Anyway, so now I have to follow this up with... I am still reading my wifes emails and text messages. Is it anxeity?
And, since I have said I am reading the messages > what did I find? The very next day after establishing the rules that she communicate and go out to lunch or drinks with whomever she decided she wanted to, the very next morning not 30 minutes after she woke up she texts one of the guys that I am uncomfortable with and invites him to lunch! Should this bother me? So soon? Why?
That said, I am considering going back to the counselor (DR)and talking about the suggestion of anxiety meds and may tell her the rest of the information. (Assuming the doctor has a doctor patient obligation not to tell my wife something I divulge, even though she is seeing us as a couple.)
Sure I have a comment.
#1--It sounds like you are expecting your counselor to be a referee. The feeling I get is that you'd like the counselor to say to your wife "You can not do this or that" and probably you wish the counselor would agree with you and tell her to do things your way.
I bring this up because counselors are there to offer counsel...not to be a law enforcement officer. They do not WRITE the laws of your marriage or for you or for your wife--nor do they ENFORCE the laws. And if your wife 100% did not listen to the laws, it is not the counselor's job to "make her" do anything. So my #1 comment is that I think your vision of counseling may not be utterly accurate.
So let me help you clarify okay?
Counselors can not magically "tell what is true." If you come and say "she does this" and she says " I do not" your counselor has no way of knowing what is true or is not. Thus, it's not realistic to go to counseling and expect the counselor to have some sort of god-like ability to divine truth from lie. And it's not the counselor's job to do investigative reporting and find out who's telling the truth either! So that's one expectation that's not precisely realistic. We have to deal with what we are told and do the best we can with the info presented.
Next, our client in marital counseling is not YOU or HER but "the marriage." Thus let's pretend that you were 100% in the wrong in the marriage, and she was 100% right (and it's never that way)--our goal is not to vindicate her right position by crucifying you. Our goal is to help the marriage relationship be stronger...and that is often through helping the individuals to see their issues and deal with them but it's also often through identifying issues in the marriage. Thus it's entirely possible to have one partner who's up and down bipolar (but in therapy and on meds) and another that's codependent but working on it... and the counselor FOR THE MARRIAGE would focus on how they relate, reach agreements, honor agreements, communicate, respect each other etc. Make sense? I wouldn't say "Well the bipolar one is wrong so you codependent one can skate and we're fixing the bipolar one." Nope! That would be individual counseling. Got it?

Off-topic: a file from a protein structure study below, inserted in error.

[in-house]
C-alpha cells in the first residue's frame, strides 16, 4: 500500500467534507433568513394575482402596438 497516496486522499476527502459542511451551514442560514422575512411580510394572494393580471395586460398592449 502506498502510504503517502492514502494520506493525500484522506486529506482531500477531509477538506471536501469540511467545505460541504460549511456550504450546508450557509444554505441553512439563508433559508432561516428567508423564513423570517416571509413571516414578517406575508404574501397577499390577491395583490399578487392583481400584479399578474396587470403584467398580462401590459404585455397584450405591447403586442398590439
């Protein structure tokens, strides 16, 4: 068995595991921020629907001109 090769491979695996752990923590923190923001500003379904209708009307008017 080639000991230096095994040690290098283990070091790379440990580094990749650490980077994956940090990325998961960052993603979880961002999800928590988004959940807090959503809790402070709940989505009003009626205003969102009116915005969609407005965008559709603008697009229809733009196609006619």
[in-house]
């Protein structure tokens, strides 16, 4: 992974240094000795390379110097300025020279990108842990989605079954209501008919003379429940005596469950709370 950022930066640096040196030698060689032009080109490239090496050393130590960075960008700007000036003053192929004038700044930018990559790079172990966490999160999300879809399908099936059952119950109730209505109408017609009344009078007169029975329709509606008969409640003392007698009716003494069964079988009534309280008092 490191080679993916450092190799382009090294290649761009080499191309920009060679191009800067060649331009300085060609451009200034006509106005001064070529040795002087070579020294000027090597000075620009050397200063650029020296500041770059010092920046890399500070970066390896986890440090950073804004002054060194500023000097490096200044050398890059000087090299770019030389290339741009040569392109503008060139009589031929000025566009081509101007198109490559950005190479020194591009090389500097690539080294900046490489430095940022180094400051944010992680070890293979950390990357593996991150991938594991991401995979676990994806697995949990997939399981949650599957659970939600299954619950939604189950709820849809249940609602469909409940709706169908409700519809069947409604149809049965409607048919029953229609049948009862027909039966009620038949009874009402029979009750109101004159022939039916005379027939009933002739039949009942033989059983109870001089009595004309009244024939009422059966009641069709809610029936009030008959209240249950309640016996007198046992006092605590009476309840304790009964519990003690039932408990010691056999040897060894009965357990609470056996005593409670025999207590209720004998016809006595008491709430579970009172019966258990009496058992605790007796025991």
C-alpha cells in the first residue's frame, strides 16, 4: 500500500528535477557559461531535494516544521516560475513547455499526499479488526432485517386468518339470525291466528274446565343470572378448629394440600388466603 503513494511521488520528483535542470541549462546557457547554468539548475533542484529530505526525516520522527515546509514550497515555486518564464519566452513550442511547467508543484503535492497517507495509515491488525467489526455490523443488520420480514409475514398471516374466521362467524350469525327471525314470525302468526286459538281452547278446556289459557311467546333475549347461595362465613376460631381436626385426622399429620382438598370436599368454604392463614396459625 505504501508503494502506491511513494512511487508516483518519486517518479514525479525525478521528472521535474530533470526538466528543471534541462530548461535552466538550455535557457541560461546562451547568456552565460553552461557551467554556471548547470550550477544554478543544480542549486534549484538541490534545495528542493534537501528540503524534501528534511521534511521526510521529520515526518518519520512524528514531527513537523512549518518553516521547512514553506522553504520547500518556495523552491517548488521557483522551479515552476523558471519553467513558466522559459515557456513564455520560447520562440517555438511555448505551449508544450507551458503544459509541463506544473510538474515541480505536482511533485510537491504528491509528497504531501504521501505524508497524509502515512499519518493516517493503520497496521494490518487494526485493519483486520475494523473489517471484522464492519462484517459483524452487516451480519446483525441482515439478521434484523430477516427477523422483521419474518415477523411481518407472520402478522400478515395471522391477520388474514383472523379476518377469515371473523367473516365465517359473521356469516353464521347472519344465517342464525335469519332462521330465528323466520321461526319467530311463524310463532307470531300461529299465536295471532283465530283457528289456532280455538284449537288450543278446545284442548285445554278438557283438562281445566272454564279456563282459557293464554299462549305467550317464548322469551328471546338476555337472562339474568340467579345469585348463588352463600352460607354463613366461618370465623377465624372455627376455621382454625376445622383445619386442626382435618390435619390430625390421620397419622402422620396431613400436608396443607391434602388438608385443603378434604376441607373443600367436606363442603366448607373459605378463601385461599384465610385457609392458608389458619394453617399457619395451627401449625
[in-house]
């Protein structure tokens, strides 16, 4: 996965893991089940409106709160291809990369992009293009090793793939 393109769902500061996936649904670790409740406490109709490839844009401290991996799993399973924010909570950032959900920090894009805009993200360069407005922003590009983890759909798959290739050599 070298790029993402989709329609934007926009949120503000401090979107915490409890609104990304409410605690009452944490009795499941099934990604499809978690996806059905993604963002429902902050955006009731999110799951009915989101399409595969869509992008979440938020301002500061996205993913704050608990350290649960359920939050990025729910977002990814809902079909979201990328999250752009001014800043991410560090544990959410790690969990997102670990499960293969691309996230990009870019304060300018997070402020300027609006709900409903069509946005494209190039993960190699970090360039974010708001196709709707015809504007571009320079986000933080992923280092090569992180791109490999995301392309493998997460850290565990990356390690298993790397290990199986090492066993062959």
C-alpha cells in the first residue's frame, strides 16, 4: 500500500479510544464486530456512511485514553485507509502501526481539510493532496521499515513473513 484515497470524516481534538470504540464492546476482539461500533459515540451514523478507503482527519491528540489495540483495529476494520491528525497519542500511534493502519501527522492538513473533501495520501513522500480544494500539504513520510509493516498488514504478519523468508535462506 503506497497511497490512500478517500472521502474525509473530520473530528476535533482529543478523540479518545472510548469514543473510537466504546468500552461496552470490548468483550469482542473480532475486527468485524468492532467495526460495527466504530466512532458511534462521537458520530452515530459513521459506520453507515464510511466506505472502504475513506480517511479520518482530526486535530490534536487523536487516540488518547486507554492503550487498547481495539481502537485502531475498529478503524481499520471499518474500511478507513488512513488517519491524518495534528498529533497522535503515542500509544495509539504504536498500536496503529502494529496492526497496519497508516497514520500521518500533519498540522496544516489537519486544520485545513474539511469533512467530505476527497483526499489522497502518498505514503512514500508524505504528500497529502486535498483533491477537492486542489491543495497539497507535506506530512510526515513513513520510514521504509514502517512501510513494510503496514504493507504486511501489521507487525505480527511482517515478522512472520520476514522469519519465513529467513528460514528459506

#2--Your counselor isn't nuts because your wife is free to see and email other men. She is a grown adult and absolutely free to make that choice (AND experience the consequences of that choice). From what I can see, all along you've been trying to manipulate your wife into stopping that, and then manipulate the counselor into telling her to stop it, and then manipulate the counselor into "making her" stop it. Well... no one can "make" another person do anything. (See comment #1 above.)
If your wife is bound and determined to email and see other men, she will. What I'm trying to say is that you can not make her and neither can the counselor make her do anything. The only person you have control over is YOU. You can control YOU.
So rather than saying "Wife, you have to stop emailing other men" that is control. See how you are trying to make a person outside of yourself do something your way? Now many people may agree that emailing other men is "wrong" but if she's determined trying to stop her is controlling her and making her do what she is determined to do. A much wise approach is for you to control YOU! So you'd say, "Wife, you are completely free to do exactly as you please. I would like to request that you stop emailing other men and when you want to email a man you email me! I would like that!
I would like to request that you go out to lunch with me! I would like that too!
But if you choose to do otherwise, that is your choice and I will then make choices about me and what I will and will not allow and have in my intimate, personal life. I want you."
This is called "Setting Boundaries." See what you want to do is to set up a fence around her "You can come to this fence and no further" and set up boundaries on her. You can't do that because you can't control another person. She's free to march into the gates of Hades if that's her choice! Now you may think it's not a wise idea, and you may say "I choose not to go there" but you can not stop her! So "Setting Boundaries" is when you put a fence around YOU! It might be like this "If you choose to march into the gates of Hades, I choose to not follow you there" or "I choose to not allow the gates of Hades into my intimate, personal space." Making sense?
So in this instance, she's free to email other men and go to lunch with them. But there is a cost for choosing that. So for example, setting a boundary might sound something like this: "I do not tolerate infidelity in my intimate personal life, not lying or half-truths." If she chooses to continue to turn to him rather than you (her husband, the man to whom she promised to turn), then you can move to another bedroom, move your paycheck to an account only in your name, stop paying her phone bill for her, etc. In other words, why should you work hard and pay the bill for the cell phone she uses to contact her other man? If she chooses that, she pays for it.
Now...is this making sense?